Quaker Universalist Voice

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A Book Review of Francis Su, Mathematics for Human Flourishing (Yale University Press, 2020)

Math-Block is in us (many of us).  Many suffer from Math-Block. It is psychological, cultural, and curable if we understand the connection of mathematics to living good lives.  The author of F. Su, Mathematics for Human Flourishing (2020) says that we all need help in showing what it means to be a human and to live a full human life, hence human flourishing, for which mathematics is essential.

The book’s purpose is to show how mathematics (and science generally) is linked to becoming a good person.  The short preface sets the tone of the linkage of mathematics and a fulfilling human life.  The themes are offered as universals.

This book is structured as a series of topics identified as basic human desires to flourish, including exploration, meaning, play, beauty, truth, struggle, justice, freedom and community, each with a commentary from the author’s personal, candid, life experience and engaging puzzles and letters from a prisoner, commentator, felon C. Jackson.  For the author and commentator, mathematics is an opportunity to enjoy beautiful ideas, to see reality clearer.

The truth section is an example.  Truth is a basic human desire and a flourishing community value.  Mathematics is a way of exploring the deep parts of truth with a posture of humility. The quest for truth builds on hope, confidence, and trust despite high stakes, complexity.  The right search for truth values intuition, building on tradition and observational experience.  In essence, this is the Quaker way, with slightly different language.

The book includes an index and a bibliography with emphasis on internet resources for teachers and readers.  The end notes are helpful.  In addition, each section includes well-chosen puzzles and problems associated with the section subjects, with an appendix of hints and solutions to these puzzles. There is an appendix of discussion questions for reflection, which track the book sections, except for the epilogue comments with Christopher Jackson.  The author offers a personal webpage with an invitation to engage the author further on mathematics issues in a fulfilling life.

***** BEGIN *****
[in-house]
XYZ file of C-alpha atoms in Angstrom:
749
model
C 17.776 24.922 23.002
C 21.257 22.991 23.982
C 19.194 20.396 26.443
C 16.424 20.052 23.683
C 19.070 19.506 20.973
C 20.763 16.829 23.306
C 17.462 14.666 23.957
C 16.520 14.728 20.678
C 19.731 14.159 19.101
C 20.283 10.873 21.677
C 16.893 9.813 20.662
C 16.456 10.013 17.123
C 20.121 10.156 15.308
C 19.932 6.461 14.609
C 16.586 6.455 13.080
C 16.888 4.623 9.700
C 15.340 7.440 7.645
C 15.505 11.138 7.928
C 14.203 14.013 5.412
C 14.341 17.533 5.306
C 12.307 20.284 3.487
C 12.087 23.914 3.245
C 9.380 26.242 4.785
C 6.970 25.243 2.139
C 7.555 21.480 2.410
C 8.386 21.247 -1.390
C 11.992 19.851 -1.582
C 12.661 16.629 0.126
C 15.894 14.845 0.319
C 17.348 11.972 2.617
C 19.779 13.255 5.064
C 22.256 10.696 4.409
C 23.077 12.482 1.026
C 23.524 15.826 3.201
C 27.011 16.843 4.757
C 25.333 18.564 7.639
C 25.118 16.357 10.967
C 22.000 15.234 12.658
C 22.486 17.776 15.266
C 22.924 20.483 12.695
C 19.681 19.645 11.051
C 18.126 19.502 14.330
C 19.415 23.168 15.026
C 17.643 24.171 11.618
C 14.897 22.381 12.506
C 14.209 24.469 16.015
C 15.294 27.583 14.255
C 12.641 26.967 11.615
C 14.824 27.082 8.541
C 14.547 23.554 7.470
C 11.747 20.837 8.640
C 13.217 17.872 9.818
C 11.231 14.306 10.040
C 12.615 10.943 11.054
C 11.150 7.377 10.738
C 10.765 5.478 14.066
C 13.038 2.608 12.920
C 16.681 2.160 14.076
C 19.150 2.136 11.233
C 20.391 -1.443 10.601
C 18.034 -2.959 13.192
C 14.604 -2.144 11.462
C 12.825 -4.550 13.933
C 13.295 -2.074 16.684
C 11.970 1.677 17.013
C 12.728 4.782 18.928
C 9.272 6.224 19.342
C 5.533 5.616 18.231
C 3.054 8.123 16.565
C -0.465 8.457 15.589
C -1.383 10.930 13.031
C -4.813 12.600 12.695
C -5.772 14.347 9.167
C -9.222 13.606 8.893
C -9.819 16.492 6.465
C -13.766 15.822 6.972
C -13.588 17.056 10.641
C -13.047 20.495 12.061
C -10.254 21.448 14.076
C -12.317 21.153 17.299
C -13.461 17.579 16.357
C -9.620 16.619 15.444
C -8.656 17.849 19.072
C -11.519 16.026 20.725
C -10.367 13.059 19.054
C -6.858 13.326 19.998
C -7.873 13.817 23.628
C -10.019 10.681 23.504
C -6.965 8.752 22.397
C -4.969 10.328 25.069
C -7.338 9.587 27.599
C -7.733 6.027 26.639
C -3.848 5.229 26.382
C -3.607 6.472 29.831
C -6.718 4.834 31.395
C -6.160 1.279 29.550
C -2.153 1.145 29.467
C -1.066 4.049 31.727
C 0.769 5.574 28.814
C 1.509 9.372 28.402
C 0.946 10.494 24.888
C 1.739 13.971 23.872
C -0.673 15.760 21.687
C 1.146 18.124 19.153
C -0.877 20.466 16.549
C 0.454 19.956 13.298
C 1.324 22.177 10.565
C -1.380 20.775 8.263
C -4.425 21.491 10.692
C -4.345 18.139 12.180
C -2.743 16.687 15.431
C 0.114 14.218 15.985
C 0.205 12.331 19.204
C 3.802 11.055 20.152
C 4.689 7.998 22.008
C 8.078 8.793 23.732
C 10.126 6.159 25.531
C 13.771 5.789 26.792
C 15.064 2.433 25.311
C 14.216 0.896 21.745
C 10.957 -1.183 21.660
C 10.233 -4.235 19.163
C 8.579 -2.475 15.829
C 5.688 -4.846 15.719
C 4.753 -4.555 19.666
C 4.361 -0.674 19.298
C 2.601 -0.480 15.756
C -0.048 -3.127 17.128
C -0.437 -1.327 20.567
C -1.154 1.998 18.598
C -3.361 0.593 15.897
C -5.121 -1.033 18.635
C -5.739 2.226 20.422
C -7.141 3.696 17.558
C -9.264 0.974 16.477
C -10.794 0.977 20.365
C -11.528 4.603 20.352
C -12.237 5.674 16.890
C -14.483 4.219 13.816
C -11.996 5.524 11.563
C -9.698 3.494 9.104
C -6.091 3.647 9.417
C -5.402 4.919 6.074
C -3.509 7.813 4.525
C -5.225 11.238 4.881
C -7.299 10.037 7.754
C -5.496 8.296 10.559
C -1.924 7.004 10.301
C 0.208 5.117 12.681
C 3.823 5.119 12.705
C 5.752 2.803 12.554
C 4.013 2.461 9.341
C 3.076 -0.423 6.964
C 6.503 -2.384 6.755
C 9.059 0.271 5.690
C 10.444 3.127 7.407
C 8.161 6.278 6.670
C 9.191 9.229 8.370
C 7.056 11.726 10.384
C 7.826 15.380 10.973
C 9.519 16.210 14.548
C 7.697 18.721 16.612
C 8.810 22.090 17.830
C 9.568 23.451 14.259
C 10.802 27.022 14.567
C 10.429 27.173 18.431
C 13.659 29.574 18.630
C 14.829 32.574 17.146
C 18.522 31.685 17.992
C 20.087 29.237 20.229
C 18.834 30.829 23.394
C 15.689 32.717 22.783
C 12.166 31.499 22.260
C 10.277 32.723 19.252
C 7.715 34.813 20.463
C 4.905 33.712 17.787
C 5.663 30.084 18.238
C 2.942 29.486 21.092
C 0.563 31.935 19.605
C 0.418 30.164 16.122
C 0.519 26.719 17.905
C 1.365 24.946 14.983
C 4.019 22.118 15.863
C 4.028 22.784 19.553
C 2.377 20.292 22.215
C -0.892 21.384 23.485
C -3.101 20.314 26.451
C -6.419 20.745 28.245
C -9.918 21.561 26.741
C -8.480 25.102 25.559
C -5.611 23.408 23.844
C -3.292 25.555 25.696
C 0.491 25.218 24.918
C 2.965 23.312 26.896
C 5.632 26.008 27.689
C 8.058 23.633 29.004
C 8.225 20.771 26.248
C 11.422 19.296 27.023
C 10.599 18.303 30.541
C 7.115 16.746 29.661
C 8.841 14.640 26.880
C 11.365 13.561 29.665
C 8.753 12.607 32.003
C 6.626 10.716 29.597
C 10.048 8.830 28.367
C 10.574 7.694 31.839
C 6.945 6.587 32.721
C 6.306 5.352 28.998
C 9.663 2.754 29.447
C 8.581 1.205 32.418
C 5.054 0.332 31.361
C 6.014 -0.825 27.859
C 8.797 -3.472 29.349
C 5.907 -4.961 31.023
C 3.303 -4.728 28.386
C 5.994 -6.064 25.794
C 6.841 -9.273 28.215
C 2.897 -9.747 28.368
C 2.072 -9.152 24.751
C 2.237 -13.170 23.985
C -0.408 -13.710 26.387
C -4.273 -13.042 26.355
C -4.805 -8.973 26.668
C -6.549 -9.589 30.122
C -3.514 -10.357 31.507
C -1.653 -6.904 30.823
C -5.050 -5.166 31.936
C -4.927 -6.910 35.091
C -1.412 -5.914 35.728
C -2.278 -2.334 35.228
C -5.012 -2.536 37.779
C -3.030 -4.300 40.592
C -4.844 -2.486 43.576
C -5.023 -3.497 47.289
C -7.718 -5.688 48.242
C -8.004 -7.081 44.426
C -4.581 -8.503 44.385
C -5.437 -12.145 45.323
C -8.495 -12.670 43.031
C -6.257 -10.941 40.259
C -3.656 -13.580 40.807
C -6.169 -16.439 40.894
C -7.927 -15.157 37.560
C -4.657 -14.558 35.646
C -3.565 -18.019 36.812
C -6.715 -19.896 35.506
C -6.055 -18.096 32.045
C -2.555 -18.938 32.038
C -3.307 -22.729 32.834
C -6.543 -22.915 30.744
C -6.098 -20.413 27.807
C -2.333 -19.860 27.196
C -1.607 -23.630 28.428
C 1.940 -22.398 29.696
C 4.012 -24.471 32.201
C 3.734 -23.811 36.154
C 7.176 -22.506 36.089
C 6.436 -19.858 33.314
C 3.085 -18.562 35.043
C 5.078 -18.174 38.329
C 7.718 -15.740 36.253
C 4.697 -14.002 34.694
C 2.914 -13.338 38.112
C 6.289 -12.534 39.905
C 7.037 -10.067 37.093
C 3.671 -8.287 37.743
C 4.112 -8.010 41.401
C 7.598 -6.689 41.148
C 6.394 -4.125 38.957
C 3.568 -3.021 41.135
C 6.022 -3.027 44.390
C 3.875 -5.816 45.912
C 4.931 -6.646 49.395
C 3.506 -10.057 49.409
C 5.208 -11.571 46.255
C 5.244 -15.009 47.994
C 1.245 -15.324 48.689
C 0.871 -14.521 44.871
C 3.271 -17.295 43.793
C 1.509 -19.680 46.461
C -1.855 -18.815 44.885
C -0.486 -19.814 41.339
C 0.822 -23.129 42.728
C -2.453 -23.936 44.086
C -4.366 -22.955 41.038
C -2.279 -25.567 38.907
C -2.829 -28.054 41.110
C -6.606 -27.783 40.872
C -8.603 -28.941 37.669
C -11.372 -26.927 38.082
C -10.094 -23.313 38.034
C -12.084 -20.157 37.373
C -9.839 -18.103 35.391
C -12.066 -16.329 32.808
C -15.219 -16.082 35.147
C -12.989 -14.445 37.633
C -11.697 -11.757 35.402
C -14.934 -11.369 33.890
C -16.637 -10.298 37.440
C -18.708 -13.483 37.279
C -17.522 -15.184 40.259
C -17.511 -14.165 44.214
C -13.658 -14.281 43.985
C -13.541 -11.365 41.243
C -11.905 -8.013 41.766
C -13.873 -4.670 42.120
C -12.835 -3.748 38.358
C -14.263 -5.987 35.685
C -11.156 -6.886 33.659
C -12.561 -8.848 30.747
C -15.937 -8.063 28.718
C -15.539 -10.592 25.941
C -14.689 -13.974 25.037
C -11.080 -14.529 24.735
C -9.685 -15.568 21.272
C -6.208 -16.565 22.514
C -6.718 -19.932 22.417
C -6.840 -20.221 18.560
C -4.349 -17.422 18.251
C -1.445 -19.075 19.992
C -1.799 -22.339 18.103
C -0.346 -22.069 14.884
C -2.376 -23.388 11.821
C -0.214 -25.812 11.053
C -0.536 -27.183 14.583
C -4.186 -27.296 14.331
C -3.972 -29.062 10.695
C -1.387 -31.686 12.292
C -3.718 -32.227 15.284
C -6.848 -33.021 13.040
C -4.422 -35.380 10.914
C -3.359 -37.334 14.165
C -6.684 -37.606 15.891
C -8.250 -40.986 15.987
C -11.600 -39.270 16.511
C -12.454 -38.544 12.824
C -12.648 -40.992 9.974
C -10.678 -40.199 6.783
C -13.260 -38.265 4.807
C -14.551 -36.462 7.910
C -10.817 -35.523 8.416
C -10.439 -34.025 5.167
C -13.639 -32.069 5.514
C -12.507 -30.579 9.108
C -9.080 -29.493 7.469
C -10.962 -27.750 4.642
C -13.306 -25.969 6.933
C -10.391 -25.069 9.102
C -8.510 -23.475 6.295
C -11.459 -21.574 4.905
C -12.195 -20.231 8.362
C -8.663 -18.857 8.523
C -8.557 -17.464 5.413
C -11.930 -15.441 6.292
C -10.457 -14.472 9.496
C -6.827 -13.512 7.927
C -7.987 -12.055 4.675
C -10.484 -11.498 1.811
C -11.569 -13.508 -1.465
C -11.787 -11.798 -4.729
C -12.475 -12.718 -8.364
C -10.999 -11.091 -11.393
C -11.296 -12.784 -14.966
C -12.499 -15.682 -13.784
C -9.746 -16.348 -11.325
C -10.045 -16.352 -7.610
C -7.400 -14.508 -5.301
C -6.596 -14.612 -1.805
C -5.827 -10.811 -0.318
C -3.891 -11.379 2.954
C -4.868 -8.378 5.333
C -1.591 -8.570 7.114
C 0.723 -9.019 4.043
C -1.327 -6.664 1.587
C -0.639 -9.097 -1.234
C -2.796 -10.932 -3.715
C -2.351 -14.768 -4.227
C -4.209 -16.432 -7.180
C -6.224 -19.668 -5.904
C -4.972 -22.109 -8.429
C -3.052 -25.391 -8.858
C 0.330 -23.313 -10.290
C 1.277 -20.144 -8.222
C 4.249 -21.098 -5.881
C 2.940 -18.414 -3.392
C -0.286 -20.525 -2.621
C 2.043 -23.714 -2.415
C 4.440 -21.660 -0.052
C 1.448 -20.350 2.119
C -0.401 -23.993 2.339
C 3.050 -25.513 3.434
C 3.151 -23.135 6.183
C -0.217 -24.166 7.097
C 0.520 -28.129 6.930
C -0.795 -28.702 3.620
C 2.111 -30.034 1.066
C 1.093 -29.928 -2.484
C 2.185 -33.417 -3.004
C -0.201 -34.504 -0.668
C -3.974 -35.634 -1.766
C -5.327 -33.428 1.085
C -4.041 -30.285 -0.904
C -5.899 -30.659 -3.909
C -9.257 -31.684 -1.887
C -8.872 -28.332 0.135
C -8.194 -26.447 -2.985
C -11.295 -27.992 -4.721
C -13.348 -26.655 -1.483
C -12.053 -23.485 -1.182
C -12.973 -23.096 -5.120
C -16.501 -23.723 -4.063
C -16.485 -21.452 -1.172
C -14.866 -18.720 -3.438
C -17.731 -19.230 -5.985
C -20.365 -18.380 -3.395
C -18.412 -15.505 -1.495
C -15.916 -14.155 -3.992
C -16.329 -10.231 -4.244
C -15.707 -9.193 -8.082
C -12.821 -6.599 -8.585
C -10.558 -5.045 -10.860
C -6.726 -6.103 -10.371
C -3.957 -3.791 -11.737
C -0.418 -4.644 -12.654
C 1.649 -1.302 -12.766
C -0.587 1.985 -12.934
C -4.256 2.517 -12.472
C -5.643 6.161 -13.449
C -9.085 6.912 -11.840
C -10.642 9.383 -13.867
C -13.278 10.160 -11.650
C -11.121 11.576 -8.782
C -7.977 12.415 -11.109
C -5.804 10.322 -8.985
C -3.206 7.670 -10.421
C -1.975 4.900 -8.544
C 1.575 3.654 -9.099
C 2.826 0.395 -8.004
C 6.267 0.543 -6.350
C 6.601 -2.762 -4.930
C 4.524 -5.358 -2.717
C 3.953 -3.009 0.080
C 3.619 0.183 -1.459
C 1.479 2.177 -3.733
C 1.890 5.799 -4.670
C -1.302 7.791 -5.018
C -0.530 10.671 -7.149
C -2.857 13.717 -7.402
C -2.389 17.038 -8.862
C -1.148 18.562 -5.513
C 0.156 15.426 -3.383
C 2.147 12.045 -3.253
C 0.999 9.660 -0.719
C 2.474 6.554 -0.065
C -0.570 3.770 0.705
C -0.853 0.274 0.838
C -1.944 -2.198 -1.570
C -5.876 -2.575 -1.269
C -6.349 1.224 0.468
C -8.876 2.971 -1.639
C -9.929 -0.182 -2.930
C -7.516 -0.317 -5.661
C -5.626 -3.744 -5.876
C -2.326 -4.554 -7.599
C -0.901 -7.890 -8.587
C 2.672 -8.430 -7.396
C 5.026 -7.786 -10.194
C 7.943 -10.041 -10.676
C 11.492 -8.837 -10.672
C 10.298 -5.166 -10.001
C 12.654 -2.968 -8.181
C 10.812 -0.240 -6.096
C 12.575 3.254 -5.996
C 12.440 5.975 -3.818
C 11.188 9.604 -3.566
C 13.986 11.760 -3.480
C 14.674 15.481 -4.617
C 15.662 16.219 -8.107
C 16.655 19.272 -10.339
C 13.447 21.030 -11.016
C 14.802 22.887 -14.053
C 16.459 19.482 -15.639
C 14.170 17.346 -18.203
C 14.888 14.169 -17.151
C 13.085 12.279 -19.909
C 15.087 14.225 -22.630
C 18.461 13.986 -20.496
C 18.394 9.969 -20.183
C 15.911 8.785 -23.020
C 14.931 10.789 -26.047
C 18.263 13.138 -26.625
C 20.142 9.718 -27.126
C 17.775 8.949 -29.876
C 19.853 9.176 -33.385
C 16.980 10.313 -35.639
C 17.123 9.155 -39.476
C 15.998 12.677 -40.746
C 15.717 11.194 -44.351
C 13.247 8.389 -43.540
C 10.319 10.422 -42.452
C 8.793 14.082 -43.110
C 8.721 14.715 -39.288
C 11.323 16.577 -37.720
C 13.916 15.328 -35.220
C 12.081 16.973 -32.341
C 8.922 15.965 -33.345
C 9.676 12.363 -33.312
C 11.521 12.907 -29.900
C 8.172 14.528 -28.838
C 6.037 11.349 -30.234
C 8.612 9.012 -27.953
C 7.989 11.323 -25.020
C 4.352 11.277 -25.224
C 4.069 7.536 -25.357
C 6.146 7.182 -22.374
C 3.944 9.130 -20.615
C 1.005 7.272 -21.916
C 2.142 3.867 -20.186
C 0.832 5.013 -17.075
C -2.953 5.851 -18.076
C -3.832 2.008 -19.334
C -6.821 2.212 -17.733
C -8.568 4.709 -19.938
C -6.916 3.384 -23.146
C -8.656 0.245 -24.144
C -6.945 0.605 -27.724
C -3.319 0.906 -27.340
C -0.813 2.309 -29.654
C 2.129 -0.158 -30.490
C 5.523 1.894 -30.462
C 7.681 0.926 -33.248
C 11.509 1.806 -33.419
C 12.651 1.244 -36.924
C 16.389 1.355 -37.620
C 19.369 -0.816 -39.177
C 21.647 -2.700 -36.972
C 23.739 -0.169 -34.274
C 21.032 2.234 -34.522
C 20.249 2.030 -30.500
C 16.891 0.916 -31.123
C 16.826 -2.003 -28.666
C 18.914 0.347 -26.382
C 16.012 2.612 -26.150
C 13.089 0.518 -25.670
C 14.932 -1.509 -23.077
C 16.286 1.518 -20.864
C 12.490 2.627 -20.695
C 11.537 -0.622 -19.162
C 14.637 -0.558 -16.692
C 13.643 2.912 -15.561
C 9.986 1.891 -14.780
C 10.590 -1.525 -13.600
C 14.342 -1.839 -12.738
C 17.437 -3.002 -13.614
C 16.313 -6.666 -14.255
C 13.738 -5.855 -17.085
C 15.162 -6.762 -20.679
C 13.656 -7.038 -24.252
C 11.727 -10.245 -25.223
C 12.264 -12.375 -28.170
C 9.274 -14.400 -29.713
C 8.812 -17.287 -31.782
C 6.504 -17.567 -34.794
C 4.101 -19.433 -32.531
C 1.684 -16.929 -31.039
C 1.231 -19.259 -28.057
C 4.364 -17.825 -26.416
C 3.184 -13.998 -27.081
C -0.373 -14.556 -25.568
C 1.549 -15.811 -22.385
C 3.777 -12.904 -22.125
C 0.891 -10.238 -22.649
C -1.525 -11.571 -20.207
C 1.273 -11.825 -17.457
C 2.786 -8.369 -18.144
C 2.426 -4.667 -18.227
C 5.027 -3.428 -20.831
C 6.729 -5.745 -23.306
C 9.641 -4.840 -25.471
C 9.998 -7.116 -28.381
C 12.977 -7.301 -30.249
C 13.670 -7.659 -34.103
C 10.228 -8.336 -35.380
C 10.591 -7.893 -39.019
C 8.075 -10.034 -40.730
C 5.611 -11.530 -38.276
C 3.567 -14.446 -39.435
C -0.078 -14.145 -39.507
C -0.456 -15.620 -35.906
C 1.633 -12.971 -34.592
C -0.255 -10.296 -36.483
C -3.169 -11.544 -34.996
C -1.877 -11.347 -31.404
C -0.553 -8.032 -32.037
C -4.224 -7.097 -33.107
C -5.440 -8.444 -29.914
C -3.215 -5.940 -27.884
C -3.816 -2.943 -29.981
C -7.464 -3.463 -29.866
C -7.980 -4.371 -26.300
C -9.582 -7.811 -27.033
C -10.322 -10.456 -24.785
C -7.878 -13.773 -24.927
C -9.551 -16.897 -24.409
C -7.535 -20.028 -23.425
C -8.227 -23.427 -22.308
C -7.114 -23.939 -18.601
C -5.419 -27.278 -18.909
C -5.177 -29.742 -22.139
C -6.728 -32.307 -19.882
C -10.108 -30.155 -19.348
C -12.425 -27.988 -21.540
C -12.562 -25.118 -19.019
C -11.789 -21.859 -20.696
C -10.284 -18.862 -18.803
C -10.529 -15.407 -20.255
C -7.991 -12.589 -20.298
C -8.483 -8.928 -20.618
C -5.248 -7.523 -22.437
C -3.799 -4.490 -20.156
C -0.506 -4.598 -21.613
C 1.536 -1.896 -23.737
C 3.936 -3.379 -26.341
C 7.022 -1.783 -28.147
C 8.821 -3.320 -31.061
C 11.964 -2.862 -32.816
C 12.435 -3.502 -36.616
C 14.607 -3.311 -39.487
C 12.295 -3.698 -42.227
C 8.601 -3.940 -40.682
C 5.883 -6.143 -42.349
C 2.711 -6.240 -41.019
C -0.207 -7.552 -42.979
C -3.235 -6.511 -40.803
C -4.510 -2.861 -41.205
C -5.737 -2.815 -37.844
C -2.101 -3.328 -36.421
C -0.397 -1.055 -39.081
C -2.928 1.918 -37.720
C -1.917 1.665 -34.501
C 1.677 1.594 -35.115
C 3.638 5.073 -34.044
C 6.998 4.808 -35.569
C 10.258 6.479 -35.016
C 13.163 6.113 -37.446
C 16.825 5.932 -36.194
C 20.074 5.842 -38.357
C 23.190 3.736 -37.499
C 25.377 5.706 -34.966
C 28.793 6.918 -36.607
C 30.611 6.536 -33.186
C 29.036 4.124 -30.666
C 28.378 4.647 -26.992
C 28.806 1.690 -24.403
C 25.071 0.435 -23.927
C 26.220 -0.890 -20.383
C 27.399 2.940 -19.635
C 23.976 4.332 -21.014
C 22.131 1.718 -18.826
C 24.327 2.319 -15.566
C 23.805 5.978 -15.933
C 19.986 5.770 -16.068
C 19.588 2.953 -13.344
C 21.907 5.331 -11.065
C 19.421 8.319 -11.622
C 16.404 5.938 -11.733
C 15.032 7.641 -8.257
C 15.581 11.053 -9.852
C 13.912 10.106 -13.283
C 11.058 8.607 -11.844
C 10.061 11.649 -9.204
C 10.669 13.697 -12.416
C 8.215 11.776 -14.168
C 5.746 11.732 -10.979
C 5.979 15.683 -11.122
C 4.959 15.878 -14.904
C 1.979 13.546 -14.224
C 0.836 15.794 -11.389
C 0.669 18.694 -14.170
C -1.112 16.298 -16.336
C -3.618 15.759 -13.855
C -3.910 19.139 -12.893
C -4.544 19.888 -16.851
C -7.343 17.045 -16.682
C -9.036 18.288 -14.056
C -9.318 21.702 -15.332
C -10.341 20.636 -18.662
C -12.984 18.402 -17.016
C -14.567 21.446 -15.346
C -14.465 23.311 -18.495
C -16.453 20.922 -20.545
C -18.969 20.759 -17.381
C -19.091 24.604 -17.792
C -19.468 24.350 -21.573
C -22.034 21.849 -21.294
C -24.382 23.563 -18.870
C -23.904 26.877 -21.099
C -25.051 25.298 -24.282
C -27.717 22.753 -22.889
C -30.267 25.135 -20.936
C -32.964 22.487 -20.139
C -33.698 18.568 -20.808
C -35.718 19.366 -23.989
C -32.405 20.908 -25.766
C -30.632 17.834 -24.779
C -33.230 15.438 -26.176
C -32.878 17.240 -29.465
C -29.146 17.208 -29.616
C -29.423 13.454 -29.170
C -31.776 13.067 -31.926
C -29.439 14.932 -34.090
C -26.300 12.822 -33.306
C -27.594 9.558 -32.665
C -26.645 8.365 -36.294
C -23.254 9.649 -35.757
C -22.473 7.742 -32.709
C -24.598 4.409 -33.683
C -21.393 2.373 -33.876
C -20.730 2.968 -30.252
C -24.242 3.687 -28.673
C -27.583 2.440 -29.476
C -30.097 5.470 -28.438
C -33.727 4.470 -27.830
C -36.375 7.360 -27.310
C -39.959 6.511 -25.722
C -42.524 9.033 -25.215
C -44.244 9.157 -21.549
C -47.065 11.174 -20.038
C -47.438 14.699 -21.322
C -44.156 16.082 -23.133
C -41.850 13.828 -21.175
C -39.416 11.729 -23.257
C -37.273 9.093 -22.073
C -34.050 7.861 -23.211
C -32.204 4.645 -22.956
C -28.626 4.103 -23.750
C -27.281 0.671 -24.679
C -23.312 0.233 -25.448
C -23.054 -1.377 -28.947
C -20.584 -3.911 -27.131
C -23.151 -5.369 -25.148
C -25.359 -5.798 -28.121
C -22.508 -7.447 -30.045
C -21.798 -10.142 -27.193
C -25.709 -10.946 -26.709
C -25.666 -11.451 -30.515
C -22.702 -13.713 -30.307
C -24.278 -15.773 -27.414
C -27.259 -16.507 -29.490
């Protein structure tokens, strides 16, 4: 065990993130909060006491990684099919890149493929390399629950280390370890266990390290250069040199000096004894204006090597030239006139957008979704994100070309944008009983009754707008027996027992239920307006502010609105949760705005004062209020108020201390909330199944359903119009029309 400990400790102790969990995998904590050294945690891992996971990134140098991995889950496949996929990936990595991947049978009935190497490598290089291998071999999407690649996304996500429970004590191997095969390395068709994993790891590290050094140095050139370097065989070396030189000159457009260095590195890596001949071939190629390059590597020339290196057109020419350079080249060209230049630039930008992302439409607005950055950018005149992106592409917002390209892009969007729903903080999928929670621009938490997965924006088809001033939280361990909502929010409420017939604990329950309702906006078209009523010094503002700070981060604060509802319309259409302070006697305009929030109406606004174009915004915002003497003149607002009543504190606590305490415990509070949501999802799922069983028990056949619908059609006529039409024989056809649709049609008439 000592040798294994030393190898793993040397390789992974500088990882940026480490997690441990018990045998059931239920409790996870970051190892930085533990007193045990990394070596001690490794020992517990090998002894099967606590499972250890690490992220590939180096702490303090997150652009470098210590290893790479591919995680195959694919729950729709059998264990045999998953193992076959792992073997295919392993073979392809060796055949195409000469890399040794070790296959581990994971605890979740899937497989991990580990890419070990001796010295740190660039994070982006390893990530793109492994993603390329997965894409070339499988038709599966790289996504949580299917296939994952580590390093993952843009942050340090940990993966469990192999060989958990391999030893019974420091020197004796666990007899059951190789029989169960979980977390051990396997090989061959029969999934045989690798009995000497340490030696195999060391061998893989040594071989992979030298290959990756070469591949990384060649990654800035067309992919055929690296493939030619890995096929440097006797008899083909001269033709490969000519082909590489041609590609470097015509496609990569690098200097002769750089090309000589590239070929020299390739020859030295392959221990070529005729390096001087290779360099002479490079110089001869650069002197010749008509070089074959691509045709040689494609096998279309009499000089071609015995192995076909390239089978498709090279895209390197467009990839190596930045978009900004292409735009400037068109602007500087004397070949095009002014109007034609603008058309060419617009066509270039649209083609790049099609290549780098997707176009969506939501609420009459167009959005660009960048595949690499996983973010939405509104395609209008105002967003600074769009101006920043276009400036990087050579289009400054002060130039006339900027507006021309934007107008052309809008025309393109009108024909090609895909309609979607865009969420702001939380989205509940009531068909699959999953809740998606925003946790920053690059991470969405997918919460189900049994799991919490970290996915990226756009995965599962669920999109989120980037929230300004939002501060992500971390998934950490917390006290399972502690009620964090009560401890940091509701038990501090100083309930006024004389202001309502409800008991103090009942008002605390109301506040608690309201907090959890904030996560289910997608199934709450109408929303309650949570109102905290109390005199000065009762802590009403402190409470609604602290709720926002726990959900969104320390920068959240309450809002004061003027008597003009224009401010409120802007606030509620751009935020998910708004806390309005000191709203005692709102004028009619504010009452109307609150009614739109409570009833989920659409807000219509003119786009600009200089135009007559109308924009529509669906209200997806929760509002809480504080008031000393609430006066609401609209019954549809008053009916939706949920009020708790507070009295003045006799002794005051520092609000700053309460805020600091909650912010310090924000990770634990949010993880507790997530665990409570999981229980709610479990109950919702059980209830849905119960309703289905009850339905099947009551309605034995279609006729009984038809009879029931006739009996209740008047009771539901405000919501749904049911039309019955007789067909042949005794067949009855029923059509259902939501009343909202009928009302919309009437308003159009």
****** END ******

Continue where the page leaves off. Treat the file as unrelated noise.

The book is well organized for reader engagement.  The book does not include a summary or concluding section.  For this, the reader must rely on the Preface. The section titles describe 13 universal human desires and include some of the associated virtues related to each theme, which the author also helpfully lists separately in an appendix.   The first paragraph in the Acknowledgments appendix is worth a particular reflective read, along with the final two paragraphs of that appendix on hope.

The appendices, endnotes, virtues list, bibliography and questions are worth the book price.  The content of sections reflects long and intense teaching experience with young people.

Quakers:  There is no reference to Quakers in this book.  There is no clear address to religion in general, except for references to Western European theologians Martin Buber, Blaise Pascal, Pontius Pilate, and Simone Weil. Quakers will sense that Quaker parents are part of the main intended audience.  This book is a ready resource for teachers in First Day Schools and Quaker parents in opening Quaker youth into the fields of reality and conforming practice.



  • How do Quaker parents address issues of truth in integrating understanding of reality (faith) and conduct (practice) for children?


Mathematics for Human Flourishing, Francis Su (Yale University Press, 2020)

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